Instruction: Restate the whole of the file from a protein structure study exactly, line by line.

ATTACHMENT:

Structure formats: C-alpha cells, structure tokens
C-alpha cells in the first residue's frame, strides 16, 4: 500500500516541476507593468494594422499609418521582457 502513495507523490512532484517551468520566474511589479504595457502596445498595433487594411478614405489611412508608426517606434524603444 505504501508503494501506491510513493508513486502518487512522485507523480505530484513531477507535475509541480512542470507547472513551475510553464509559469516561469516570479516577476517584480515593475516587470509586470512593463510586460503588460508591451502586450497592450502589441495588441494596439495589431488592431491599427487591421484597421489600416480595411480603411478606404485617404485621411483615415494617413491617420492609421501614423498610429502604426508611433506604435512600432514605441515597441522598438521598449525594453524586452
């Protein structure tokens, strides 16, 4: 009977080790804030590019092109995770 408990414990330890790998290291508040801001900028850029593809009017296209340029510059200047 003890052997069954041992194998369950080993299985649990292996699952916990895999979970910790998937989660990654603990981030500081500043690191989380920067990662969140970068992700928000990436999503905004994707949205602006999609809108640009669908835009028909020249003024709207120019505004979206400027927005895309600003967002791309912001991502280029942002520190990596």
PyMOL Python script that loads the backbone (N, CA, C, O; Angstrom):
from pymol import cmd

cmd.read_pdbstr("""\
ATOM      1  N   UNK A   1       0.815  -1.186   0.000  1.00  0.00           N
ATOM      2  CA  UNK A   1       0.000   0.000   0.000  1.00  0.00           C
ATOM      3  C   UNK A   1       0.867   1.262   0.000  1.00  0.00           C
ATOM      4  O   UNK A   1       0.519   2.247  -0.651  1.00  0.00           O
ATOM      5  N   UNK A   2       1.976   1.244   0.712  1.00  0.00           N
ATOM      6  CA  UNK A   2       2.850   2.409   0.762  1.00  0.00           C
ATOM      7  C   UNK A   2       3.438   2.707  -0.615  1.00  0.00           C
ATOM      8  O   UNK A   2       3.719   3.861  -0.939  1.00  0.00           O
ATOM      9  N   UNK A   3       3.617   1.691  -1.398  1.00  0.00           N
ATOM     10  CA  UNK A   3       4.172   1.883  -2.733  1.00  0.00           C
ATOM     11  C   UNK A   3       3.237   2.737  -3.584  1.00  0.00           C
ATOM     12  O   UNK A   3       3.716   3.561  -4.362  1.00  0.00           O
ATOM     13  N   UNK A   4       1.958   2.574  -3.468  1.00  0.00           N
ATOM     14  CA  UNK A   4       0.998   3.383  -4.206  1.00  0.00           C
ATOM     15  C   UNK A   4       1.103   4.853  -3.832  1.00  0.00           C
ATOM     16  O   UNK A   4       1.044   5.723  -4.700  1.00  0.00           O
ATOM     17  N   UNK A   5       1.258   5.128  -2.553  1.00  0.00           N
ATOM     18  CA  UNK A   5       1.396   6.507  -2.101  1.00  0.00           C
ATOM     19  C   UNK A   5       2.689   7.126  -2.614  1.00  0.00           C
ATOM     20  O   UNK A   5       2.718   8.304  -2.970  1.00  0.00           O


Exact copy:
Structure formats: C-alpha cells, structure tokens
C-alpha cells in the first residue's frame, strides 16, 4: 500500500516541476507593468494594422499609418521582457 502513495507523490512532484517551468520566474511589479504595457502596445498595433487594411478614405489611412508608426517606434524603444 505504501508503494501506491510513493508513486502518487512522485507523480505530484513531477507535475509541480512542470507547472513551475510553464509559469516561469516570479516577476517584480515593475516587470509586470512593463510586460503588460508591451502586450497592450502589441495588441494596439495589431488592431491599427487591421484597421489600416480595411480603411478606404485617404485621411483615415494617413491617420492609421501614423498610429502604426508611433506604435512600432514605441515597441522598438521598449525594453524586452
């Protein structure tokens, strides 16, 4: 009977080790804030590019092109995770 408990414990330890790998290291508040801001900028850029593809009017296209340029510059200047 003890052997069954041992194998369950080993299985649990292996699952916990895999979970910790998937989660990654603990981030500081500043690191989380920067990662969140970068992700928000990436999503905004994707949205602006999609809108640009669908835009028909020249003024709207120019505004979206400027927005895309600003967002791309912001991502280029942002520190990596």
PyMOL Python script that loads the backbone (N, CA, C, O; Angstrom):
from pymol import cmd

cmd.read_pdbstr("""\
ATOM      1  N   UNK A   1       0.815  -1.186   0.000  1.00  0.00           N
ATOM      2  CA  UNK A   1       0.000   0.000   0.000  1.00  0.00           C
ATOM      3  C   UNK A   1       0.867   1.262   0.000  1.00  0.00           C
ATOM      4  O   UNK A   1       0.519   2.247  -0.651  1.00  0.00           O
ATOM      5  N   UNK A   2       1.976   1.244   0.712  1.00  0.00           N
ATOM      6  CA  UNK A   2       2.850   2.409   0.762  1.00  0.00           C
ATOM      7  C   UNK A   2       3.438   2.707  -0.615  1.00  0.00           C
ATOM      8  O   UNK A   2       3.719   3.861  -0.939  1.00  0.00           O
ATOM      9  N   UNK A   3       3.617   1.691  -1.398  1.00  0.00           N
ATOM     10  CA  UNK A   3       4.172   1.883  -2.733  1.00  0.00           C
ATOM     11  C   UNK A   3       3.237   2.737  -3.584  1.00  0.00           C
ATOM     12  O   UNK A   3       3.716   3.561  -4.362  1.00  0.00           O
ATOM     13  N   UNK A   4       1.958   2.574  -3.468  1.00  0.00           N
ATOM     14  CA  UNK A   4       0.998   3.383  -4.206  1.00  0.00           C
ATOM     15  C   UNK A   4       1.103   4.853  -3.832  1.00  0.00           C
ATOM     16  O   UNK A   4       1.044   5.723  -4.700  1.00  0.00           O
ATOM     17  N   UNK A   5       1.258   5.128  -2.553  1.00  0.00           N
ATOM     18  CA  UNK A   5       1.396   6.507  -2.101  1.00  0.00           C
ATOM     19  C   UNK A   5       2.689   7.126  -2.614  1.00  0.00           C
ATOM     20  O   UNK A   5       2.718   8.304  -2.970  1.00  0.00           O